Introduction For Cultivate a Growth Mindset and Flourish

To cultivate a growth mindset is about believing in your ability to grow and develop your abilities. With a growth, mindset failure doesn’t spell disaster but instead challenges us to discover why we failed, what can we do to overcome that failure, and what can we learn from the experience.

The opposite of a growth mindset is a fixed mindset. The fixed mindset essential says that you are born with a certain level of talent and ability. You have it or you don’t. 

 

“In the fixed mindset, everything is about the outcome. If you fail—or if you’re not the best—it’s all been wasted. The growth mindset allows people to value what they’re doing regardless of the outcome.

In this post, we talk about the impact of the book Mindset: The New Psychology of Success by Carol Dweck some of my own insights, and splattered with Quotes from the book and affirmation to help cultivate a growth mindset. 

Now before I go on you might be interested in my Be-Inspired Enthusiasts Group where you interact with people who have similar interests and who are there to support and encourage you. Join the Be-Inspired Enthusiasts group now,

 Below is a new video with ten Growth Mindset Affirmations to help you cultivate a growth mindset or to help you bolster your growth mindset. 

Fixed or Growth the Basics.

 Much of our fixed mindset thinking comes from an old and now defunct belief that you have fixed abilities that can’t be changed. The best example of this is the IQ test. It was once believed that your IQ couldn’t be improved.

A growth mindset on the other hand says that skills and abilities can develop over time when coupled with coaching and effort.

Below is a graphic I found which I feel defines the two types of mindset simply and clearly.

 Mindset Info-graphic about two mindsets Source: Unknown (If you know the source please let me know so I can include it here.)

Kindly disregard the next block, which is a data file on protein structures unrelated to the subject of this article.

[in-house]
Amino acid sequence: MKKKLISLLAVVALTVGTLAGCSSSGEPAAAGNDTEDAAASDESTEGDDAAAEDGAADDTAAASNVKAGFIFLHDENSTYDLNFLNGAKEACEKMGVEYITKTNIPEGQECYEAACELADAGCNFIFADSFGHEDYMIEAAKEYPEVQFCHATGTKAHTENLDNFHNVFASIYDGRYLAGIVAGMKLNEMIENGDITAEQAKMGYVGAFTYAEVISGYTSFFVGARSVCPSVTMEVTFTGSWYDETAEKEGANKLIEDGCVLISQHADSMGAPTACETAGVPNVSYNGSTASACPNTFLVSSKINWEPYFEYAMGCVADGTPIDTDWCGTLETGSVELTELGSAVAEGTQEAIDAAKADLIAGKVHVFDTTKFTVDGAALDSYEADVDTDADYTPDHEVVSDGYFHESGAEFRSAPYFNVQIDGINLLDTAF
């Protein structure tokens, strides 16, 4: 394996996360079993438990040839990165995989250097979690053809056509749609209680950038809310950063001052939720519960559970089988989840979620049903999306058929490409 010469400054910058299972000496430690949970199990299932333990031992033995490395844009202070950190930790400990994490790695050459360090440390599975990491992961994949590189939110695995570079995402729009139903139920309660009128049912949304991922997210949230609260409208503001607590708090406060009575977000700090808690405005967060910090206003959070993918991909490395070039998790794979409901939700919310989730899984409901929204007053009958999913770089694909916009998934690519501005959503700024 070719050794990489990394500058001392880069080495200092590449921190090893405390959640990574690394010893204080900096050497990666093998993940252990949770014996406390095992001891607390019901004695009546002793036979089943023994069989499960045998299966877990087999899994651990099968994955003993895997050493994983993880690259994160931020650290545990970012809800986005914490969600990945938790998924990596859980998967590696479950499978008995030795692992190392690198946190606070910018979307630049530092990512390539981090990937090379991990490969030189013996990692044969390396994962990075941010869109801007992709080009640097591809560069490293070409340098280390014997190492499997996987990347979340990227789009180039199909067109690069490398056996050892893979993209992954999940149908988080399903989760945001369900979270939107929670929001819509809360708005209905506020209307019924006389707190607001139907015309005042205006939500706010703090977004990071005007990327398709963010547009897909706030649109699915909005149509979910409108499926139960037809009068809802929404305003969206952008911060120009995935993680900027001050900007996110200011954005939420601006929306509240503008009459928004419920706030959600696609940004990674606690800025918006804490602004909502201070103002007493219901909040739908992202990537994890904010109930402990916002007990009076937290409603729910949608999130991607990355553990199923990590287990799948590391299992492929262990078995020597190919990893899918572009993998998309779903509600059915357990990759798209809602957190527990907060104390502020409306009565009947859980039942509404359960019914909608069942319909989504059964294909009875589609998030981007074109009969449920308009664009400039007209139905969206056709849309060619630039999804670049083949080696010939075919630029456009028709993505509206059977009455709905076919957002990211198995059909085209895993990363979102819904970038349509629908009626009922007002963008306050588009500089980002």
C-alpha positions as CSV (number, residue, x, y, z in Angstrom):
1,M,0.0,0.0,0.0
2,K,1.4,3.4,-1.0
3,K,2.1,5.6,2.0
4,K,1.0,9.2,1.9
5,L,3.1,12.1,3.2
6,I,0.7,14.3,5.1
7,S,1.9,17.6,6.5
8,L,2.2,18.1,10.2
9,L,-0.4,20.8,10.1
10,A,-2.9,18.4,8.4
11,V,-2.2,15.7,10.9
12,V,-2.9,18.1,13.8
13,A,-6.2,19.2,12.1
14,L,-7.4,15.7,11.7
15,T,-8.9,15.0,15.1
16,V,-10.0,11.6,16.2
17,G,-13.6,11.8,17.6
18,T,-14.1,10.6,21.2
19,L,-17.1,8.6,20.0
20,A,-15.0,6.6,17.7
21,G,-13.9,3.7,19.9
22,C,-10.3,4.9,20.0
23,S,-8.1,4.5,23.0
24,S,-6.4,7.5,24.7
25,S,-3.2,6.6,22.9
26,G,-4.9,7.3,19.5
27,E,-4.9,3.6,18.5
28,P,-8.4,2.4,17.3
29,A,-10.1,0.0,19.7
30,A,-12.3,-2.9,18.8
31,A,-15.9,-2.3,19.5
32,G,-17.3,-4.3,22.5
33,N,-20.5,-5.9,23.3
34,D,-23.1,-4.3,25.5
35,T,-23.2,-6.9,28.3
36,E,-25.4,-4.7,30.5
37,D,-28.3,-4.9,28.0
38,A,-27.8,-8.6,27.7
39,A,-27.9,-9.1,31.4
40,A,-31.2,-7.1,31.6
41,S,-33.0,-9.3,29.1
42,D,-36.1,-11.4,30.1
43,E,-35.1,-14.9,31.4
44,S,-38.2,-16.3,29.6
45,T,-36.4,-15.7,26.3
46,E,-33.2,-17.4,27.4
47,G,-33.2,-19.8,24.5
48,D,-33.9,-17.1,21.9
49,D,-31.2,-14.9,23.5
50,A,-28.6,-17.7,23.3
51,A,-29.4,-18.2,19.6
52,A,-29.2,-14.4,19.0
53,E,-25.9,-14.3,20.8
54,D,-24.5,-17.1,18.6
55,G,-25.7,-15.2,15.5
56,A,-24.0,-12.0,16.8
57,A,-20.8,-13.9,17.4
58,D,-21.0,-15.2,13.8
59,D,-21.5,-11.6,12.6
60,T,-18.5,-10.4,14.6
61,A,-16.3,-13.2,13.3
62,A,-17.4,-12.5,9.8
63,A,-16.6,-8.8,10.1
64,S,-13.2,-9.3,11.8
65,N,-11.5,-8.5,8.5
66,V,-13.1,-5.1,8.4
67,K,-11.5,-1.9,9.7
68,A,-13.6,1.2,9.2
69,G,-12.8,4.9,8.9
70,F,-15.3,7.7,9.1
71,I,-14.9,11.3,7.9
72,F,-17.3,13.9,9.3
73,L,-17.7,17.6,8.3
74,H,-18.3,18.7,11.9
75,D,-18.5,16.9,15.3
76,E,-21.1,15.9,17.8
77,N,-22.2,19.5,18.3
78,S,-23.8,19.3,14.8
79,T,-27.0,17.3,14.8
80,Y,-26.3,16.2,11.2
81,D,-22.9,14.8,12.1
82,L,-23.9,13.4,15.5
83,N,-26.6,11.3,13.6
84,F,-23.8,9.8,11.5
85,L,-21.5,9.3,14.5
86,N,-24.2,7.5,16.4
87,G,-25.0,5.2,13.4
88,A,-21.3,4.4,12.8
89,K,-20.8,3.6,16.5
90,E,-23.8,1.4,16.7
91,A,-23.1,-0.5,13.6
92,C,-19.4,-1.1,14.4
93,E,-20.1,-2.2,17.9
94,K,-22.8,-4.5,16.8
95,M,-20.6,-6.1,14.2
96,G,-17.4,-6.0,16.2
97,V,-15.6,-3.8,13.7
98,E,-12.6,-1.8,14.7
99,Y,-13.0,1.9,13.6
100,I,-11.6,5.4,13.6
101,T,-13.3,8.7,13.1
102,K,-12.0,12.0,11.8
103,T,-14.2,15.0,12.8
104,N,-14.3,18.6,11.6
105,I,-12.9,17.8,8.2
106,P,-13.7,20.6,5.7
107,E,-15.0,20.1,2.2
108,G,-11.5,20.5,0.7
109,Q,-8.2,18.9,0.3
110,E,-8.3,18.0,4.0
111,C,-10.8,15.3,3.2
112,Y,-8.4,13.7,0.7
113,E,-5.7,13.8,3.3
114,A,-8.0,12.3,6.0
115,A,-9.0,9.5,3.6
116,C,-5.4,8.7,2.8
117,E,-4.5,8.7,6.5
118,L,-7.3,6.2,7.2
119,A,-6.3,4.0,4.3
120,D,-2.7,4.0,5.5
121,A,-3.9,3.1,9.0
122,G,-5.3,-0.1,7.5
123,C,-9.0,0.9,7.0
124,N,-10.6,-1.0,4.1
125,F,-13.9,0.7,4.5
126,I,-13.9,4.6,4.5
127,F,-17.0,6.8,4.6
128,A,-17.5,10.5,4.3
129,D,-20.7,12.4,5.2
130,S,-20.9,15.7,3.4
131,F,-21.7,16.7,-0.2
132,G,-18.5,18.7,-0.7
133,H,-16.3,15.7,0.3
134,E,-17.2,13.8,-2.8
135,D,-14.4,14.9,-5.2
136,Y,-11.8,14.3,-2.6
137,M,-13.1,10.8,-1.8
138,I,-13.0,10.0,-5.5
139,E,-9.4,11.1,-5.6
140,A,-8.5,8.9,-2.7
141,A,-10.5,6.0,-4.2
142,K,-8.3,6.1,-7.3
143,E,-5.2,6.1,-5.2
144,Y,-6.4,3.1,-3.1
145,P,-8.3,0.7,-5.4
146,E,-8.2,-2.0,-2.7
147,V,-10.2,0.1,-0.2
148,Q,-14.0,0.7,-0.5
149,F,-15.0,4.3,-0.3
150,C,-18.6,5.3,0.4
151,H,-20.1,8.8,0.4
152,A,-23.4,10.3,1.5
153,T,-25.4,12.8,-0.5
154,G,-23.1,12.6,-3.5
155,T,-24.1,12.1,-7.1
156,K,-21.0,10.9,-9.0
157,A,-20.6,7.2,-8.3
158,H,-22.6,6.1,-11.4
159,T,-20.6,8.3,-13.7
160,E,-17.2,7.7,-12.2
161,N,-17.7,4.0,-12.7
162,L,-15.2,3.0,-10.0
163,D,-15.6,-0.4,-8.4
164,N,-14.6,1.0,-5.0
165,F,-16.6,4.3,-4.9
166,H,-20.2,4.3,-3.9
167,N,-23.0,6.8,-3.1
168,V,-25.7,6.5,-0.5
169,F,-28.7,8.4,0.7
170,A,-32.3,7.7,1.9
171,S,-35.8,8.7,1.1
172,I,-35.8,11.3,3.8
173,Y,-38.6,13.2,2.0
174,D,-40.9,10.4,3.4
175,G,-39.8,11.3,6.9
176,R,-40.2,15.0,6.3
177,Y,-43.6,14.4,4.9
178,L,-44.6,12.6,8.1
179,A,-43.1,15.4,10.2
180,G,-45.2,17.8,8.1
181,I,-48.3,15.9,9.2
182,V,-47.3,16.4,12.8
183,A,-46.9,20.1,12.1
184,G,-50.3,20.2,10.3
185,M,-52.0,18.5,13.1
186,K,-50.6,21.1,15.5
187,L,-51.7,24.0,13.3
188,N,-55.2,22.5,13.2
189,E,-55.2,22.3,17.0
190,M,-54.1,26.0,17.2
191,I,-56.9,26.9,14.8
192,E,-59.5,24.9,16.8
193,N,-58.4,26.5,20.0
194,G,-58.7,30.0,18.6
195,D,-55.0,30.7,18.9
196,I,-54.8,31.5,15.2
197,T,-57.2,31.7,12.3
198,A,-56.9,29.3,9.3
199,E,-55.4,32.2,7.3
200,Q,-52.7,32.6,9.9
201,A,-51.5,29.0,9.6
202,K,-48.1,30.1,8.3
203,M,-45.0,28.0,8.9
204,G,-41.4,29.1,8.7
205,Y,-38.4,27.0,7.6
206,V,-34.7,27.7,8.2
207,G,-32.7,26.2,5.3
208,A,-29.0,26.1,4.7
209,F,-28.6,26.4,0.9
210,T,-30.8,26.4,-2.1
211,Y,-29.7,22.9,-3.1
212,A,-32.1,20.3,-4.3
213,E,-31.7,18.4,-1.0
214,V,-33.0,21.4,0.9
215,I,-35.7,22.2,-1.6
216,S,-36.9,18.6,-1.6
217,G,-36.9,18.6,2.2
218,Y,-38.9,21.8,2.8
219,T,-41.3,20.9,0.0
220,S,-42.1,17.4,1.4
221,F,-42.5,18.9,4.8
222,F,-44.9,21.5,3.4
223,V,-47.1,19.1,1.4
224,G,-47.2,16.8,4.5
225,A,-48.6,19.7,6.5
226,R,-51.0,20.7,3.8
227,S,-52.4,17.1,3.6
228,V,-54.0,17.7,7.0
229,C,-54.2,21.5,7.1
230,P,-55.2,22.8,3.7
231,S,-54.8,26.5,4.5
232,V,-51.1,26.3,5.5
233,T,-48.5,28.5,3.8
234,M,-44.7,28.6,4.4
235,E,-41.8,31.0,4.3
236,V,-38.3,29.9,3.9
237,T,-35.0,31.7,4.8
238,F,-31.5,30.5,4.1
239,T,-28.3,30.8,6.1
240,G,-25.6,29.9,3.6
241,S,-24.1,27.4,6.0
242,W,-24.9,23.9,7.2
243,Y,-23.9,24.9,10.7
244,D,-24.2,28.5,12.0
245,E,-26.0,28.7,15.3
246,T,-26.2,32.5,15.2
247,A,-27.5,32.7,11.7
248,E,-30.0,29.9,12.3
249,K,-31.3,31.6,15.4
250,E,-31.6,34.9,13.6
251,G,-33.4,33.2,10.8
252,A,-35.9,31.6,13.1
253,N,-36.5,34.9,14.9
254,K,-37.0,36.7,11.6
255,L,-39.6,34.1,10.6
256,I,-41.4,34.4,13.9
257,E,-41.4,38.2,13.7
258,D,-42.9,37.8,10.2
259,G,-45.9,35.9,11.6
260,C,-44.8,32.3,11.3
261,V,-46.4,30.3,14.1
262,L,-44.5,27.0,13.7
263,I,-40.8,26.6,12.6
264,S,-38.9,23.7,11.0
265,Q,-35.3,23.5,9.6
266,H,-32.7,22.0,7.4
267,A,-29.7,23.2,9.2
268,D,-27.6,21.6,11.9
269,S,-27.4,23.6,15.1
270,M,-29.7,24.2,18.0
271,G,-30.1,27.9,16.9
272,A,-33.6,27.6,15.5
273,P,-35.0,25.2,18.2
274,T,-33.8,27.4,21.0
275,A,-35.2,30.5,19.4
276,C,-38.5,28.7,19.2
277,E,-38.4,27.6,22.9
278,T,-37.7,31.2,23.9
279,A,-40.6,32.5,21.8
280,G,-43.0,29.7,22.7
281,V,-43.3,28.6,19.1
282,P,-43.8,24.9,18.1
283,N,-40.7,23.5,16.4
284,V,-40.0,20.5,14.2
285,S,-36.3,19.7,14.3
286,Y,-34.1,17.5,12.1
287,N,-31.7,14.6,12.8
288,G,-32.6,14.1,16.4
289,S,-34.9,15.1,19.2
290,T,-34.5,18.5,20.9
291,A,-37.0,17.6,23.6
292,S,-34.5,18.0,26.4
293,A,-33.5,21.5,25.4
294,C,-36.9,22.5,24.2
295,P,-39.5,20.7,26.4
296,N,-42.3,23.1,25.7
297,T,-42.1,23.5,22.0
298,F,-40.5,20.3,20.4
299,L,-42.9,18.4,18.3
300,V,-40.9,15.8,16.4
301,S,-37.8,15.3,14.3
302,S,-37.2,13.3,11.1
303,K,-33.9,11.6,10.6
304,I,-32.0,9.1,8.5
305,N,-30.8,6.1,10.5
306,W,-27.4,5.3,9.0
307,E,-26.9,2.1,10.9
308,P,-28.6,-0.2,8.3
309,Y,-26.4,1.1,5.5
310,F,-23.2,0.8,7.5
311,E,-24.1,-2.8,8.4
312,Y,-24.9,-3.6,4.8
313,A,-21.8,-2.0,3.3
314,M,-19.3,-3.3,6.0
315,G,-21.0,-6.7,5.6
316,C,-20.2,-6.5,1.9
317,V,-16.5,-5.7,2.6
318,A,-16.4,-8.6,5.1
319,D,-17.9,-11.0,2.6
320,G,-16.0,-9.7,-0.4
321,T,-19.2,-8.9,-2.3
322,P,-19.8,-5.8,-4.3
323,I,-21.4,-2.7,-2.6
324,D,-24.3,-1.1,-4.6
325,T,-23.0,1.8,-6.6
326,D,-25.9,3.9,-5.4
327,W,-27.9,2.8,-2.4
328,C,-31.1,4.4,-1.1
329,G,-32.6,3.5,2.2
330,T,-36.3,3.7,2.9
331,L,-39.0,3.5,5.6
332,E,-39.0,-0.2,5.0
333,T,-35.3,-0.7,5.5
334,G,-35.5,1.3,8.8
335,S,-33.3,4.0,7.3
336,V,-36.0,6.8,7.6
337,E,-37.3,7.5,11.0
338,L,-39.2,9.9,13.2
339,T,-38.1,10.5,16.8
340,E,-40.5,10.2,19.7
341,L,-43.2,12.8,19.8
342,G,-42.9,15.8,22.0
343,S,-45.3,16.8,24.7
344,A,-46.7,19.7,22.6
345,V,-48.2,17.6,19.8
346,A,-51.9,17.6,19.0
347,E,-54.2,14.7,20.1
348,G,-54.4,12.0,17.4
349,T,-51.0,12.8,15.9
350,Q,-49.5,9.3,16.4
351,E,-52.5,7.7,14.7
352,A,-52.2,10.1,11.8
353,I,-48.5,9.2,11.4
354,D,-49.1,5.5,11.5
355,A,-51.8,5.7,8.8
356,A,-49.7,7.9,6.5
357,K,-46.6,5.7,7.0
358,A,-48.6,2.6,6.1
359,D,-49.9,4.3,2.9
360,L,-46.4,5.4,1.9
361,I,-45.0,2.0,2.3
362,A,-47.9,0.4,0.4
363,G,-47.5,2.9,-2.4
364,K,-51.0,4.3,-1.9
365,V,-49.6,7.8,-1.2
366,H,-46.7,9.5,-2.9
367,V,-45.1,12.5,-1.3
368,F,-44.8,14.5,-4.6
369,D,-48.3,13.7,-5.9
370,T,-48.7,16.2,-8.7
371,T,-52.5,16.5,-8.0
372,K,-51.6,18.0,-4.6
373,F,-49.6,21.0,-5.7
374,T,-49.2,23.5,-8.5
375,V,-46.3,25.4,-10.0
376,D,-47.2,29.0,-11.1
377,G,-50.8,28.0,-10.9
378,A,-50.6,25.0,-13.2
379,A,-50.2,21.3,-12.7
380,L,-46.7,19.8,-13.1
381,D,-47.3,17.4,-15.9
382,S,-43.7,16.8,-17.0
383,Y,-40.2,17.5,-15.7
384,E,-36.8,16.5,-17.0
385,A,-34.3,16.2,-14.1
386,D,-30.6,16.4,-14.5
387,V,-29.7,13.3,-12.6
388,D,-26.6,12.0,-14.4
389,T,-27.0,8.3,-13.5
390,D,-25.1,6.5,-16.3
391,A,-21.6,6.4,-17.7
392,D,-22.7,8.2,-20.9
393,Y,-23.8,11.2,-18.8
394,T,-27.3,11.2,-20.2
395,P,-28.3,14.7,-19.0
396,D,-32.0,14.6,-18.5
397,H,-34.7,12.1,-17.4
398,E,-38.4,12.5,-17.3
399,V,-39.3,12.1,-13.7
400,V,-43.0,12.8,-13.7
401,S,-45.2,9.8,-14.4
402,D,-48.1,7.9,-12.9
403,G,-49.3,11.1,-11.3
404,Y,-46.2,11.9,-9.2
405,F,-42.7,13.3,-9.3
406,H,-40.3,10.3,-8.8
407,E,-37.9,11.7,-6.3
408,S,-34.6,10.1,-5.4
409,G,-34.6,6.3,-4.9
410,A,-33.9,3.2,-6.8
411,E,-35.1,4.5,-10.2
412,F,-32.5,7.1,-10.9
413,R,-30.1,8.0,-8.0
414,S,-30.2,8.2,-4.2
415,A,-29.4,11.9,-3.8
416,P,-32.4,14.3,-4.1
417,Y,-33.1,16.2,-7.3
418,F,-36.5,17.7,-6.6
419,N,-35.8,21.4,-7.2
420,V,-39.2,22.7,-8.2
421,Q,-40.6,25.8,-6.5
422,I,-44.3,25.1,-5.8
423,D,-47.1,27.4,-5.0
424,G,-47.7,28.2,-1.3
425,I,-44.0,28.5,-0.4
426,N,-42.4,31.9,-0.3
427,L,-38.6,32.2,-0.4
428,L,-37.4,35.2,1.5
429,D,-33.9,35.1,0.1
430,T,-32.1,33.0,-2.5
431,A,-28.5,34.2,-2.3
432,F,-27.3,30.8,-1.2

In a growth mindset, challenges are exciting rather than threatening. So rather than thinking, oh, I'm going to reveal my weaknesses, you say, wow, here's a chance to grow.

Growing Up With a Fixed Mindset.

cultivate a growth mindset image A Brain doing weighs As you start exploring this book: Mindset: The New Psychology of Success by Carol Dweck you might at first be alarmed to discover that you operated from a fixed mindset in the past. Or even worst, you might think, currently operate from a fixed mindset.

This is not bad. Being able to see which of the two mindsets we operated from under various circumstances is instructive. As we come more aware of how we deal with challenges, difficult tasks, and failure we start to recognize the limitation we’ve put on ourselves.

It’s the first step in freeing ourselves from a fixed mindset and transitioning to a growth mindset. (See below for Carol Dweck’s 4 step action plan to develop a growth mindset.)

Carol Dweck talks about this, saying that we all have various degrees of both mindsets. 

Action Step

Using the graphic in the first section take some time to think about what mindset you might have been operating from as you were growing up. 

Many years ago we believed that people had either a fixed or a growth mindset. We now recognise that we are all a mixture of both. There are times when we believe we have enormous potential and we overcome set backs and see failure as a necessary part of getting better. While at other times we believe that our potential is limited by our deficiencies. When we adopt this view we give up at the first obstacle and let failure define us. No matter what your current ability is, effort is what ignites that ability and turns it into accomplishment.

 My Own Ahha Moment

 

As I absorbed all this I had a sudden insight into why I did so well in Public School and really struggled in high school. I came up against the “natural” (read fixed mindset) limits of my abilities and to succeed I would need to put in some effort and hard work (growth mindset) in order to flourish in high school. Unfortunately, I didn’t have Carol’s book to move me to adopt a growth mindset.